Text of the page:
Following the minister’s remarks, AFPC’s Stephen Blank discussed hard security matters in the region and Russia’s role in the region. According to Dr. Blank, Russia has attempted to intimidate Black Sea countries by using “soft-power” techniques like imposing economic pressure and implementing information warfare. Despite Russia’s Zapad exercises and anxiety over the Baltic, Russia is building up its military in the Black Sea and in Ukrainian territory. The country is developing and implementing Anti-Aircraft “bubbles” in Syria, the Eastern Mediterranean, Armenia, and Turkey to cut off Ukrainian naval access to the Black Sea. Additionally, Dr. Blank argued that Russia may be engaging in GPS “spoofing” in the Black Sea to affect maritime trade, which could create a potential opportunity for Russia to engage in piracy in the region. While the tactics in this grand strategy are flexible according to Blank, Russia’s long term goal is to restore Soviet-level influence in the world, threatening the post-Soviet space and Europe. By inciting ethnic conflict and discord in western countries, Russia can project power and promote its strategic agenda. To Dr. Blank, the greatest threat to Russia is not a NATO invasion, but rather the democratic integration of Eurasia and the increased spread of NATO influence. Dr. Blank concluded that with increased western influence in his backyard, Putin would have to give up his imperialist dreams.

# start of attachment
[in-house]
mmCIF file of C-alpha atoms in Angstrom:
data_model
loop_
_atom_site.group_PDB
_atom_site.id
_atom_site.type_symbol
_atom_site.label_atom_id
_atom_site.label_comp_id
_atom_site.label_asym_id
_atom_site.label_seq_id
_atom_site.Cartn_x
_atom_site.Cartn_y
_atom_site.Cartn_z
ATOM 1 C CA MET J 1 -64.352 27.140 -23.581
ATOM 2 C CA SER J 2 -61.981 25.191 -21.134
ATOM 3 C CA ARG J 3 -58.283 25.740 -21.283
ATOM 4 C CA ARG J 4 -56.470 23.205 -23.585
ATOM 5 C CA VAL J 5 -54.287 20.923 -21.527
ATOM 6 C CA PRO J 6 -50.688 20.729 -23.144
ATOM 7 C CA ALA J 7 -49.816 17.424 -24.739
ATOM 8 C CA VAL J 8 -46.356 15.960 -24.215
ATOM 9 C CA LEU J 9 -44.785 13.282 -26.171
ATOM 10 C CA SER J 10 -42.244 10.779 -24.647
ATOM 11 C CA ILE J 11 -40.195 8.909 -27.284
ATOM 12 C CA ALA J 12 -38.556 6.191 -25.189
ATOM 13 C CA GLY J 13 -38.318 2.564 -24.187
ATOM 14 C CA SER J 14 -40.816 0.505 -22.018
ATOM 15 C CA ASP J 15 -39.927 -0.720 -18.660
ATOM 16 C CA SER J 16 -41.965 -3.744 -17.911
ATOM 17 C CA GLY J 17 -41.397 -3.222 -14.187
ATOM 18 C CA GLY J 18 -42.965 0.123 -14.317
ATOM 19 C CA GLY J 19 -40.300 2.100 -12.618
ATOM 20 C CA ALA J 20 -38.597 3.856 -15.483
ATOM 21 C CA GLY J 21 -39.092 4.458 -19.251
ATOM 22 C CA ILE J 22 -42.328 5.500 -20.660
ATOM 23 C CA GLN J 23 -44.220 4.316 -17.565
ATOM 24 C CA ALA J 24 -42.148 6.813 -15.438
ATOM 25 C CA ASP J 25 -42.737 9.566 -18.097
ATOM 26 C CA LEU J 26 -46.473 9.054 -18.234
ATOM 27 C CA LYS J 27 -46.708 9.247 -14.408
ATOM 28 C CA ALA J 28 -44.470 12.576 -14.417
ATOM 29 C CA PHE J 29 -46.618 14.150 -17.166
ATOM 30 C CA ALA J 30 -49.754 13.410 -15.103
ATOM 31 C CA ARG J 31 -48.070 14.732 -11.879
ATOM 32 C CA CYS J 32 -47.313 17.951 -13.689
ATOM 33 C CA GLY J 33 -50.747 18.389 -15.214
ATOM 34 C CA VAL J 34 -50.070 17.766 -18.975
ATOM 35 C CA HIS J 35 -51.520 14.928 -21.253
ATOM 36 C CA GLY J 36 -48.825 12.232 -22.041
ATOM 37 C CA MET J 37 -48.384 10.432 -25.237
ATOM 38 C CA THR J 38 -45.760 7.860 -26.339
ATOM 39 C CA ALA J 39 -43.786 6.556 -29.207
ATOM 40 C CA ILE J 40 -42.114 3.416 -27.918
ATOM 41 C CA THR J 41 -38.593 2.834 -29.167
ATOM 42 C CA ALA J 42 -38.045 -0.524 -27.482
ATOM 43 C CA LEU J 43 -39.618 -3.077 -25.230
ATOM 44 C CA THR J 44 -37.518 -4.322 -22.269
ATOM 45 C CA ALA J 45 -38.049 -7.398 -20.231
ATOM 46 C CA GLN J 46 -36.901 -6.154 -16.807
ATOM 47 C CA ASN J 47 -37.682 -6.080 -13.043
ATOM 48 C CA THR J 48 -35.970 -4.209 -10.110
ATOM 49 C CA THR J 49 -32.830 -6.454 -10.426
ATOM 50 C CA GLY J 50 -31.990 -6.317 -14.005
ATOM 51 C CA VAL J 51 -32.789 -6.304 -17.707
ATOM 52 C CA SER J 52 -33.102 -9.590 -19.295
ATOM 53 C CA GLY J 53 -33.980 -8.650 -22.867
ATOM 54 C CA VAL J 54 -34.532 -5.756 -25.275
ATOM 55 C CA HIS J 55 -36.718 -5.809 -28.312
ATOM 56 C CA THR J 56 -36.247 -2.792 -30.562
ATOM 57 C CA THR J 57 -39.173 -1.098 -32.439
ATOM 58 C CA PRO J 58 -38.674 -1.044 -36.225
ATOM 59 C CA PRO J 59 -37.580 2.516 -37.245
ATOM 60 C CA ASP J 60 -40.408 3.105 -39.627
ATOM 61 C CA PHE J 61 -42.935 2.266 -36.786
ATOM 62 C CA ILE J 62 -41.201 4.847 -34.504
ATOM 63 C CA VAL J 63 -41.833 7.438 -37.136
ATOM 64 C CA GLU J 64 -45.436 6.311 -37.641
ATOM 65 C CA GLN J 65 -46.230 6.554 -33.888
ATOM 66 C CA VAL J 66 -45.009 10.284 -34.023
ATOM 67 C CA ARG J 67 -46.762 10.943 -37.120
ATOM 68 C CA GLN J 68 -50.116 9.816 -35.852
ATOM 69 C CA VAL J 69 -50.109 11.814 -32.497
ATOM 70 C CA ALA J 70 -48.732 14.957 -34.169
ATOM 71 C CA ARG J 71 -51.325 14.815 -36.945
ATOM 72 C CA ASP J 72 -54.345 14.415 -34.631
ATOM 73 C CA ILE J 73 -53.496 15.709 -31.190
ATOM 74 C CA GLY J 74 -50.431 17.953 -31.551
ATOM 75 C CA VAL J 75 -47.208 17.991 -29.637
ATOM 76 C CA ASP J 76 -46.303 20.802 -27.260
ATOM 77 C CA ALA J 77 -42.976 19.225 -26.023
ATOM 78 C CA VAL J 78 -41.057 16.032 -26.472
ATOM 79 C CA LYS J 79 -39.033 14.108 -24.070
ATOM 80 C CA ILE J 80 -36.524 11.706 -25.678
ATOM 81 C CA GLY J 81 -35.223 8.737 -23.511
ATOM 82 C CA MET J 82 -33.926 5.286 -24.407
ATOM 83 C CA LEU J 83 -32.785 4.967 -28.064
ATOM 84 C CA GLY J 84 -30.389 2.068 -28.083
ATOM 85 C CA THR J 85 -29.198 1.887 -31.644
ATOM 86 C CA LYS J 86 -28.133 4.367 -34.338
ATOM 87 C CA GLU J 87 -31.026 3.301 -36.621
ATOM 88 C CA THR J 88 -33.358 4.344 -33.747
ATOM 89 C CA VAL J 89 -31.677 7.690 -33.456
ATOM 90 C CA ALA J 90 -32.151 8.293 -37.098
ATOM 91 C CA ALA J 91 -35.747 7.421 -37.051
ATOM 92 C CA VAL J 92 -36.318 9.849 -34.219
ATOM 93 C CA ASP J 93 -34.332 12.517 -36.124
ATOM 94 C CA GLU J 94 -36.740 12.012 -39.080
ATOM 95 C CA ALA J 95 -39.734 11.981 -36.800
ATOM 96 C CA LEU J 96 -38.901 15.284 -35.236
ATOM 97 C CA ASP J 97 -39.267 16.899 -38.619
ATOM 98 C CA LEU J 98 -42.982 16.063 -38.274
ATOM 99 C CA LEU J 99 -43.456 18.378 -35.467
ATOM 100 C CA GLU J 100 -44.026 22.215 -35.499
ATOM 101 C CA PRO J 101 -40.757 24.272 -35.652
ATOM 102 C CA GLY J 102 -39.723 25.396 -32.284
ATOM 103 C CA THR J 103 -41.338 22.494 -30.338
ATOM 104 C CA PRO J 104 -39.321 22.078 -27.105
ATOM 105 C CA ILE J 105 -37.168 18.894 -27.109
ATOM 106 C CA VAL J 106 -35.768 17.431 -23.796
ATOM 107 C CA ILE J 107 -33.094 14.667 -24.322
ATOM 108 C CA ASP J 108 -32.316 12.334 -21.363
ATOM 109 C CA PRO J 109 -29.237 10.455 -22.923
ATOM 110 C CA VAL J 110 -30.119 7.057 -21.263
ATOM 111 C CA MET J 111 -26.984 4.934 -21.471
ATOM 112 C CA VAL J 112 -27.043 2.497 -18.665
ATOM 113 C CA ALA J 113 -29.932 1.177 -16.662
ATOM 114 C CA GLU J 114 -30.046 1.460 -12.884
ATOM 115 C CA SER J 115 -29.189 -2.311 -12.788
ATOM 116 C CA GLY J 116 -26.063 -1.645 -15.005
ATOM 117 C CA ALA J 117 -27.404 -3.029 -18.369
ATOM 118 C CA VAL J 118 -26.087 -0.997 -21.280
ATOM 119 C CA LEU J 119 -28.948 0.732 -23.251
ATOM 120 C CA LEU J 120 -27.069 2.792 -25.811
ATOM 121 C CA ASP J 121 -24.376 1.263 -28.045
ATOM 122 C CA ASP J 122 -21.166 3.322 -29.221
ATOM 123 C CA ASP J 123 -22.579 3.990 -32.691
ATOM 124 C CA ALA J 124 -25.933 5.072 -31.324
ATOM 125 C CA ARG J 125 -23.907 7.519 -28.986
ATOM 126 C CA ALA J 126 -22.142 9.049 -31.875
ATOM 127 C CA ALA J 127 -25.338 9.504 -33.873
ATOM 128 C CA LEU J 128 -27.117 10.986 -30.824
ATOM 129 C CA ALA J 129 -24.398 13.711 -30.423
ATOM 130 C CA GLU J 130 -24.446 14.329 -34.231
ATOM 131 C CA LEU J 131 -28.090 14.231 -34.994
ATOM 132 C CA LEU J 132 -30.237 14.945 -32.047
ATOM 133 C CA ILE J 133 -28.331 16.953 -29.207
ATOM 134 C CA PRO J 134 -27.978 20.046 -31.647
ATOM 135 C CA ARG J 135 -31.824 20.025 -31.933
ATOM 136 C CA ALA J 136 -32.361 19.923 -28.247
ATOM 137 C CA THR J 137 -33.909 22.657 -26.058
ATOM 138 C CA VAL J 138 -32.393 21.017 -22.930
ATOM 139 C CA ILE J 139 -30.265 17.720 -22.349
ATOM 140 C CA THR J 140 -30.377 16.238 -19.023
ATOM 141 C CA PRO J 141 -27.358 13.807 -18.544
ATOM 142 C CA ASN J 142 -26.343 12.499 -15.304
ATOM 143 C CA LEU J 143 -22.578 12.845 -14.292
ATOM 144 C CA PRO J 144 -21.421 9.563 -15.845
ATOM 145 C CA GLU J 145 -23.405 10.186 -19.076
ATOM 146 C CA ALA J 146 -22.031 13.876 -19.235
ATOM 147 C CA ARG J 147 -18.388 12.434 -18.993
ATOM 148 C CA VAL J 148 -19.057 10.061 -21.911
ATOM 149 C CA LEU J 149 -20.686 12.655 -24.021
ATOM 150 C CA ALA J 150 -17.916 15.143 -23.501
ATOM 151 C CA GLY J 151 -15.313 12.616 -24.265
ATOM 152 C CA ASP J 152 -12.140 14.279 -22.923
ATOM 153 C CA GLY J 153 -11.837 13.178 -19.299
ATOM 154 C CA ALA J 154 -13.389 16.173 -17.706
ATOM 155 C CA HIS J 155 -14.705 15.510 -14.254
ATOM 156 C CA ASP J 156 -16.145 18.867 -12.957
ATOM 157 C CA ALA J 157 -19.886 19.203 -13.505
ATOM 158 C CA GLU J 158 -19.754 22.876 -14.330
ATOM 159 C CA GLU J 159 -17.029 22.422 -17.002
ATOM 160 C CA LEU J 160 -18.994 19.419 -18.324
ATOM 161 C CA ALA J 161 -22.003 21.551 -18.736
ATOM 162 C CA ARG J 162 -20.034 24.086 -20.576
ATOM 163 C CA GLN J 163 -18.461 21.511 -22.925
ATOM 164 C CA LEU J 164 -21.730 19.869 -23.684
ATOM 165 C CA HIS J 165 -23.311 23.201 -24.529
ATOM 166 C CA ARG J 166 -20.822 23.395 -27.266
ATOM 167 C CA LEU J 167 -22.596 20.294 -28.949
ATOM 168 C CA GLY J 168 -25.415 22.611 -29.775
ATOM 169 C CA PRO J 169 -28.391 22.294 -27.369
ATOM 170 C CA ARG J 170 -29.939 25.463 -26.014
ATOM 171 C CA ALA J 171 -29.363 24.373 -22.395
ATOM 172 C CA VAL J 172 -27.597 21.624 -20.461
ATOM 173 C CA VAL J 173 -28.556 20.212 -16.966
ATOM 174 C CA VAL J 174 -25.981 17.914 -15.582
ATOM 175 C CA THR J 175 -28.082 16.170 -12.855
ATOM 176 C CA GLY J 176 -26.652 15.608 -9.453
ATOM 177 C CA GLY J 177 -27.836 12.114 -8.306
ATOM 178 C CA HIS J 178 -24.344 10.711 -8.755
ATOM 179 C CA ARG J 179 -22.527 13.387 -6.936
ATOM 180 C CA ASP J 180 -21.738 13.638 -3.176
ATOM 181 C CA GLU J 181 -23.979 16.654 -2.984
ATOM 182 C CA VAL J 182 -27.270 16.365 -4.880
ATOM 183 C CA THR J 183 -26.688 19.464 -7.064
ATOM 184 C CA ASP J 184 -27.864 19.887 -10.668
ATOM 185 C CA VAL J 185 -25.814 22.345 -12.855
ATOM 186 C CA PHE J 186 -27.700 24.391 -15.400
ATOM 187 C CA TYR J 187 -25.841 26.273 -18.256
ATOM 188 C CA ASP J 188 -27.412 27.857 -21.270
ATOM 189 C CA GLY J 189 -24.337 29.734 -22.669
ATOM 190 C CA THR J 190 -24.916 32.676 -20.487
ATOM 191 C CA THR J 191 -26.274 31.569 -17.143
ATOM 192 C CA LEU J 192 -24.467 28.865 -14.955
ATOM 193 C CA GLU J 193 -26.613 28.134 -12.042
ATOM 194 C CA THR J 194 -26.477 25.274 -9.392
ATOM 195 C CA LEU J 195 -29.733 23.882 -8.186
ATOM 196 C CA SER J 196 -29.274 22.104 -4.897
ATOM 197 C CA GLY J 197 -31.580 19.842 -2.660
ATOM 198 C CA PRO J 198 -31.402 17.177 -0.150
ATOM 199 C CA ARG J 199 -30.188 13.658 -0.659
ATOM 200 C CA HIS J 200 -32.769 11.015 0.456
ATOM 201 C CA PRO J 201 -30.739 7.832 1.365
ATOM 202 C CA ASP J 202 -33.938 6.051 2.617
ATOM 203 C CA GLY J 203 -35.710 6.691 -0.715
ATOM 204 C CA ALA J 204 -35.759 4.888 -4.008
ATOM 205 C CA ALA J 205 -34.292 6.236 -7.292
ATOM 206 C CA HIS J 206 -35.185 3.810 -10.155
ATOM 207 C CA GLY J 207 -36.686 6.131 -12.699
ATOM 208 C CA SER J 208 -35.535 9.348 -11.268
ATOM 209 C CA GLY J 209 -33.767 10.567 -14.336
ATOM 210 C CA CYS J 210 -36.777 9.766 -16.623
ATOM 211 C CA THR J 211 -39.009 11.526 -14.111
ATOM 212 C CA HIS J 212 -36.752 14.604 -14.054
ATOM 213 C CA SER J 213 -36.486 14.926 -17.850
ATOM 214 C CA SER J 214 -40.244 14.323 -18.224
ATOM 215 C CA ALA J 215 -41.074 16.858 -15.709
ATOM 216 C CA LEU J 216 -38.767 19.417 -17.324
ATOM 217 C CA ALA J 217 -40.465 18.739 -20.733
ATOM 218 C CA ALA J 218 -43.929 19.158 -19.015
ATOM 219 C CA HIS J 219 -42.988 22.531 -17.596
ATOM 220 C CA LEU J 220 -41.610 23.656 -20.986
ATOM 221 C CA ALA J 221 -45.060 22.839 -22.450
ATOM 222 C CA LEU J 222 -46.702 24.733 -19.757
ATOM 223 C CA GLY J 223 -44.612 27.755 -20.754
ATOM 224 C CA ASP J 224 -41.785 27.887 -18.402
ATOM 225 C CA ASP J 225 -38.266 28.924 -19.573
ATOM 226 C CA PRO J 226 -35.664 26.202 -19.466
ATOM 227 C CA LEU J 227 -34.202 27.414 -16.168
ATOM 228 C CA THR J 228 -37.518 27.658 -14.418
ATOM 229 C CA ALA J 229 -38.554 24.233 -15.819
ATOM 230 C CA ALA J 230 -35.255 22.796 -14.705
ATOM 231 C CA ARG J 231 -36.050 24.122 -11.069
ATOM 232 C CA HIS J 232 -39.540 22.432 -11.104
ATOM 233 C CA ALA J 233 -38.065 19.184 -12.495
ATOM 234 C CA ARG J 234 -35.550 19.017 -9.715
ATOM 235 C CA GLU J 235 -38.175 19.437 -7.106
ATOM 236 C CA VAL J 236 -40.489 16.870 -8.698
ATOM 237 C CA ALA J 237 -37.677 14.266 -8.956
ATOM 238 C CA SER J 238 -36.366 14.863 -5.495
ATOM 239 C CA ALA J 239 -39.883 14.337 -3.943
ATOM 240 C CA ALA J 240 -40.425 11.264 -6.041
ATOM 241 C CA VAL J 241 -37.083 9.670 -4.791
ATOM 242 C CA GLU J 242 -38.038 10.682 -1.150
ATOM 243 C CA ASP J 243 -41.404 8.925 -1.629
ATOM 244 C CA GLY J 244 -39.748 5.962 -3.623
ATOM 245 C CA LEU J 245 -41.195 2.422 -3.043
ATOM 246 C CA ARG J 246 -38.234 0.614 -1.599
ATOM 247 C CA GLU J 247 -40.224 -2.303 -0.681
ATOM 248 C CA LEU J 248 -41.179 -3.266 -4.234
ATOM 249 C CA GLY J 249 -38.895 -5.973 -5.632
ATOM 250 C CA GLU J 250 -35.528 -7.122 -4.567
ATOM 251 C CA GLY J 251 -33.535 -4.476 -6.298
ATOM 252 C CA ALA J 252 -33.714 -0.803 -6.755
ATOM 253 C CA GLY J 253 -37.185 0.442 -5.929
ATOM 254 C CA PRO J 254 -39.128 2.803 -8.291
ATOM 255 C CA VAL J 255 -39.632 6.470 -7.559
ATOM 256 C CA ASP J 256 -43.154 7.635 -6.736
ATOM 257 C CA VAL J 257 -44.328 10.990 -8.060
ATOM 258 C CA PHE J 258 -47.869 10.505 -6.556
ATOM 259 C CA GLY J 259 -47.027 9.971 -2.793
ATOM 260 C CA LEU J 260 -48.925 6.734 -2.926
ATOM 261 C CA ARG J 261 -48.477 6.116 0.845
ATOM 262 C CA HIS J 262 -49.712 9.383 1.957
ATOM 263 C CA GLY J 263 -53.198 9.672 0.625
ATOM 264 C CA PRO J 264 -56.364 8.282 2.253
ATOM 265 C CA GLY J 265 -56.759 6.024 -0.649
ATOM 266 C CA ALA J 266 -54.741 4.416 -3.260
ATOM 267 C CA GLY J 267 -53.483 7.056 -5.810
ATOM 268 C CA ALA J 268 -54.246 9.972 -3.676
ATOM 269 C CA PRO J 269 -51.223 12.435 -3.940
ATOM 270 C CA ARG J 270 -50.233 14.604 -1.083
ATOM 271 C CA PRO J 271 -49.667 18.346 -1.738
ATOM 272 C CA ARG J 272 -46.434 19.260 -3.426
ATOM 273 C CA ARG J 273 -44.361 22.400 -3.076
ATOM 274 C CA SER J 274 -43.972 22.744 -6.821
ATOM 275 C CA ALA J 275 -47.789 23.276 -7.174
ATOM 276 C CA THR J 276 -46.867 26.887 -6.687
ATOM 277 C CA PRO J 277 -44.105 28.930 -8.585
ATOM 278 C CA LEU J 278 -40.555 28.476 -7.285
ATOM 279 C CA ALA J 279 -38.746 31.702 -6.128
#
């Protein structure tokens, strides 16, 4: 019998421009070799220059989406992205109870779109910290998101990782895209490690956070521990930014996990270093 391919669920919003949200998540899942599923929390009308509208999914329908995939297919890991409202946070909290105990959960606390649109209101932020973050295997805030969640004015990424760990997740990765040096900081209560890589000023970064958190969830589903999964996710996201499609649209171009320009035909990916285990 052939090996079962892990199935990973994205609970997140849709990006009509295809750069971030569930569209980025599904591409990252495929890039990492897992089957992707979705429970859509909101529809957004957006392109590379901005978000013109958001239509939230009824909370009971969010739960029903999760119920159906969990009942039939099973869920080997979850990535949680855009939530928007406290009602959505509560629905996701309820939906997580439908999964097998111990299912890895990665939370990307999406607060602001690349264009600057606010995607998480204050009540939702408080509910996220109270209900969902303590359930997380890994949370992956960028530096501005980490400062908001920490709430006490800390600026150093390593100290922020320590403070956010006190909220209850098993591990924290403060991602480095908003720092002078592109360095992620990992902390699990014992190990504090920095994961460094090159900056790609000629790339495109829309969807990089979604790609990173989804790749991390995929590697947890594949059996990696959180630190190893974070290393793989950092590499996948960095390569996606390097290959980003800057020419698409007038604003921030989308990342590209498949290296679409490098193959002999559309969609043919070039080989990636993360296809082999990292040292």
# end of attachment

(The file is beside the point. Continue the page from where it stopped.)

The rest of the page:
A question was raised on Georgia’s NATO cooperation and how it adapted to Turkey’s role in the region. According to Minister Dolidze, they have adapted well and coordinated effectively with NATO. The minister emphasized that Turkey, Azerbaijan and Georgia’s trilateral relationship built the basis for the modern Black Sea situation. Other participants, including Ms. Assenova, argued that Turkey’s recent coup and political changes have become the main problem for further cooperation in the Black Sea among these countries, and perceptions of Turkey have changed for the worse in the Balkans and Bulgaria. Islamist trends and the oppression of political opposition within Turkey threaten the Baltic countries. According to Ms. Assenova, the mistrust was a significant obstacle in forming a flotilla between Turkey and Bulgaria.